Passengers were diligently updated over the intercom to the ever-changing de-icing schedule and lift-off time as the plane had to take flight almost immediately after this 45 minute process was complete to avoid further complications.

We were told that the air conditioning would have to be turned off to prevent chemical fumes from entering the cabin, so passengers had time to prepare for resultant warmer temperatures inside the plane.

Something to drink was offered. Passengers connecting to other flights were assured that sufficient airline personal would be available to help them upon arrival.

I knew we were in one of the safest airplanes ever designed, and the manner in which the crew functioned allowed me to settle-in and gauge the prevailing energy, while working several Sudoku puzzles which put my attention on something I could control.

After all I wanted to arrive home safely and didn't particularly enjoy uncertainties associated with insufficient or rushed de-icing of an airplane about to fly over the Atlantic Ocean subjected to weather related conditions that no one had control over.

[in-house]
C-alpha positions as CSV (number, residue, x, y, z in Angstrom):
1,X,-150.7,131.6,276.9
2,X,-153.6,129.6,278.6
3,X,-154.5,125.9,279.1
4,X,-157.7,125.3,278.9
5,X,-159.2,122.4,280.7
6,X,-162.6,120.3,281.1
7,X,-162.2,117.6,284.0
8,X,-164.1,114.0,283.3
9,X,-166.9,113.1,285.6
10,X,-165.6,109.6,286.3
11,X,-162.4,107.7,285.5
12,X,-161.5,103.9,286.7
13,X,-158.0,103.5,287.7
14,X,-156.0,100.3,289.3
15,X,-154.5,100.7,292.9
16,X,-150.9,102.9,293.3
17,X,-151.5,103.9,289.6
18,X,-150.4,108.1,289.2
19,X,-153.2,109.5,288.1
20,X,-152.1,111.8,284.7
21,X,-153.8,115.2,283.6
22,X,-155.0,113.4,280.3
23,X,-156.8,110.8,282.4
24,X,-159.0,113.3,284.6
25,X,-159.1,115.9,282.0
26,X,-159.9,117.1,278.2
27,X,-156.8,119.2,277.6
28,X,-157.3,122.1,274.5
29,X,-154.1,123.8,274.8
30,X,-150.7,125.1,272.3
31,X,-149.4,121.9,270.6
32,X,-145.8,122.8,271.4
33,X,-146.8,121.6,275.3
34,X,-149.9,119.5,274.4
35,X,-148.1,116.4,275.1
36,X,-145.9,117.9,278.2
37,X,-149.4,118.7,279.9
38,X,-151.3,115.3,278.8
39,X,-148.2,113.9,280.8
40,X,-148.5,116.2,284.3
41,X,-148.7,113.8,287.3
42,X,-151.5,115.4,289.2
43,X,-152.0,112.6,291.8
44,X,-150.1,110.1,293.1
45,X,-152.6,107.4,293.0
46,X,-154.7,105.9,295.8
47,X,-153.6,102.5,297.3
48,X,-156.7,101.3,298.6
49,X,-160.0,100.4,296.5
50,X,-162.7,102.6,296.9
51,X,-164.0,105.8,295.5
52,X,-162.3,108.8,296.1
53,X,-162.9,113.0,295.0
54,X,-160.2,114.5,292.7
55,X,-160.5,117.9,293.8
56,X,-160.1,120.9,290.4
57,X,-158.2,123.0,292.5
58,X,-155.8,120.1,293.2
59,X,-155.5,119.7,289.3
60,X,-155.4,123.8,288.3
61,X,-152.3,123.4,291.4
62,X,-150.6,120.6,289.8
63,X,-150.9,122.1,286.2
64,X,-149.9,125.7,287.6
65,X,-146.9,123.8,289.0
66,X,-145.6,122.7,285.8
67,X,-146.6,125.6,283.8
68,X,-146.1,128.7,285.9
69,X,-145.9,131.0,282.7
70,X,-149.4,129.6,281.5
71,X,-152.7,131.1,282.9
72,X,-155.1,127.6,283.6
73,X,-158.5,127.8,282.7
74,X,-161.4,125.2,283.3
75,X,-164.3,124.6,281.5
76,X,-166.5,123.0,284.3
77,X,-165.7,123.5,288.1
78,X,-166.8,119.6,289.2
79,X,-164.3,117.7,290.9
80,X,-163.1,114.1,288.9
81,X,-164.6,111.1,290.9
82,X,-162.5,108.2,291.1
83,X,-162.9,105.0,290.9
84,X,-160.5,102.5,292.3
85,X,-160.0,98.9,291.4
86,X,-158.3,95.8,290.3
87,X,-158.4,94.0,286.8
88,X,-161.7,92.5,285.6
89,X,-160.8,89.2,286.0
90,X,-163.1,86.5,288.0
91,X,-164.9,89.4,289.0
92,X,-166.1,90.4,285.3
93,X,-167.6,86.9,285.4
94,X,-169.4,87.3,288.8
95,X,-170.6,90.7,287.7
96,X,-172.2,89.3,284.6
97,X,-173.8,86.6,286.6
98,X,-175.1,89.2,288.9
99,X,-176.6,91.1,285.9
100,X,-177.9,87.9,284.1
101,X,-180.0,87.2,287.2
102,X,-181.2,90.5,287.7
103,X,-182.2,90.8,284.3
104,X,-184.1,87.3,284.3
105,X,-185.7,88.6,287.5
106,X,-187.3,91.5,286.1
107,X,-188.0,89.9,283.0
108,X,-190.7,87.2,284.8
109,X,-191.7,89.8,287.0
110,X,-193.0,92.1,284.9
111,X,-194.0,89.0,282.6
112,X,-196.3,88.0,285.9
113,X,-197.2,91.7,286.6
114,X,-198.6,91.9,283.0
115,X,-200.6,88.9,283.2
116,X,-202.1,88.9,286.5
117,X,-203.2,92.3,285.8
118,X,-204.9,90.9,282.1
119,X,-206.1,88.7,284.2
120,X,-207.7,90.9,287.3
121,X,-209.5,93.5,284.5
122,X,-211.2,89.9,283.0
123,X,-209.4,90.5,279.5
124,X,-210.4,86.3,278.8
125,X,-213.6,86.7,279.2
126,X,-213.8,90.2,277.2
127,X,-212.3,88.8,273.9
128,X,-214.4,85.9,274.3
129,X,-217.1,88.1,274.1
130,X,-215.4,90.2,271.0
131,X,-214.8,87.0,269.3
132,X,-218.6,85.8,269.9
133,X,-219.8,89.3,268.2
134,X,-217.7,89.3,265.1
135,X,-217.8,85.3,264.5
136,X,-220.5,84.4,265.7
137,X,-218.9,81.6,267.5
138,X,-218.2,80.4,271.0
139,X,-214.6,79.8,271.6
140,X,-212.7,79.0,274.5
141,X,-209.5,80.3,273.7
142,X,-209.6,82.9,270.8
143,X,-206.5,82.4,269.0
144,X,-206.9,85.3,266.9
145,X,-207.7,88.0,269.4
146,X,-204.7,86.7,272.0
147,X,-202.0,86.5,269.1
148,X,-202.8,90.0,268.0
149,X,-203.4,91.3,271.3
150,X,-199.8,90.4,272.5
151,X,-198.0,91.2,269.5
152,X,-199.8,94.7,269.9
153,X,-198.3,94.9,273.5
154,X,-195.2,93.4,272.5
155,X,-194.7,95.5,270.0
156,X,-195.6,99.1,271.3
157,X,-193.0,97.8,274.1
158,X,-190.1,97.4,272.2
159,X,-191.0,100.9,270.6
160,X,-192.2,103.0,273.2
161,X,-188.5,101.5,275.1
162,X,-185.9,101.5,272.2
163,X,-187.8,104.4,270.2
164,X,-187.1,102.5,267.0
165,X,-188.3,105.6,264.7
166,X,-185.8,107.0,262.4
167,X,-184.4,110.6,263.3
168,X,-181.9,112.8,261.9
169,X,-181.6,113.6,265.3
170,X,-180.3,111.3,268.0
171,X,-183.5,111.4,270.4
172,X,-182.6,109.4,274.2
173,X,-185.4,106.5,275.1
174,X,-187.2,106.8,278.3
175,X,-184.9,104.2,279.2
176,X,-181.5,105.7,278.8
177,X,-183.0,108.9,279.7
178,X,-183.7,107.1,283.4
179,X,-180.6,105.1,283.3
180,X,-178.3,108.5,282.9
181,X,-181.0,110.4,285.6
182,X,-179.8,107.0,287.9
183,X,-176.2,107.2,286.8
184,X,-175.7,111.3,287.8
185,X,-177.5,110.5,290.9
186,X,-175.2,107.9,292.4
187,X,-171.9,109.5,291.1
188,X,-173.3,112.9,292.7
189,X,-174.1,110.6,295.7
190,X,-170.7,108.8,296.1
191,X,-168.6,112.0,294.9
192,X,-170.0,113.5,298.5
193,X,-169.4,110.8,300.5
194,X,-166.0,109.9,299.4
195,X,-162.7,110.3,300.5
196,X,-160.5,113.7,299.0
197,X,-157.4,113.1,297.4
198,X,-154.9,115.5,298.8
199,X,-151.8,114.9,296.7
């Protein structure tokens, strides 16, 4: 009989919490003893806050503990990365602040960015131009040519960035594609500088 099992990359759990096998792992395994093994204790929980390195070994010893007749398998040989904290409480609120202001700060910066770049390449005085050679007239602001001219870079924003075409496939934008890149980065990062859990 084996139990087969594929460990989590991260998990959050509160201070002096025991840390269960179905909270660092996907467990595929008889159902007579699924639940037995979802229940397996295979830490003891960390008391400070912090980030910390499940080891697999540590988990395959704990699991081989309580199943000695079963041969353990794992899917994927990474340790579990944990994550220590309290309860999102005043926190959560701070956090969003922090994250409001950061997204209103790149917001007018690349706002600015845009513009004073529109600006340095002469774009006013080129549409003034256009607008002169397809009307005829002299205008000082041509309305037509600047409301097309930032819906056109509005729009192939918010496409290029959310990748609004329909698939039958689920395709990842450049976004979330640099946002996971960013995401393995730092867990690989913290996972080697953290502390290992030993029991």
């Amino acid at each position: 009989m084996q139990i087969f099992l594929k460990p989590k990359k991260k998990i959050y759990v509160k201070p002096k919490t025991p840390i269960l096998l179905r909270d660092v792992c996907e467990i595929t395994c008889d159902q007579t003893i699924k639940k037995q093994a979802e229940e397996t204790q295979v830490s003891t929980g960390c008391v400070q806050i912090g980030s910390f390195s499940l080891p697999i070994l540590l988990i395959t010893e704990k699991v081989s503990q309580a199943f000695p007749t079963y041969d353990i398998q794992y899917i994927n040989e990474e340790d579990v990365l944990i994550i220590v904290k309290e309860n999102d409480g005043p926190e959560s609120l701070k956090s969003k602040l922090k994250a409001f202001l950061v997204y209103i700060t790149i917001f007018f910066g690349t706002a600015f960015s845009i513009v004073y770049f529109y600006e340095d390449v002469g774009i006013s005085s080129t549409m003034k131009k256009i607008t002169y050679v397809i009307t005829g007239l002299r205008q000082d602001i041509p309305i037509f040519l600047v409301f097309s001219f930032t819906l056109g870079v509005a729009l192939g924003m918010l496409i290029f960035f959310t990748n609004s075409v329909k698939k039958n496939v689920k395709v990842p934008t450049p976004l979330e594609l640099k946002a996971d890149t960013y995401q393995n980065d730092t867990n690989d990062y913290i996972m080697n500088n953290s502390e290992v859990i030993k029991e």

The other side of the equation was also considered, and I knew the value of managing my own thoughts and perceptions so as not to behave in any way that would add additional pressure on trained professionals doing their job.

Rampant emotions and unchecked feelings that arise from situations that are perceived as adverse in nature or an inconvenience at best, affect others whether we understand this phenomenon or not.

Granted, I could have been somewhere else and then the reality of that moment would have been different, but then I wouldn't be on my way home. I was grateful for the smooth running operations unaffected by added stress of individual realities impacting an already stress impacted, collective situation.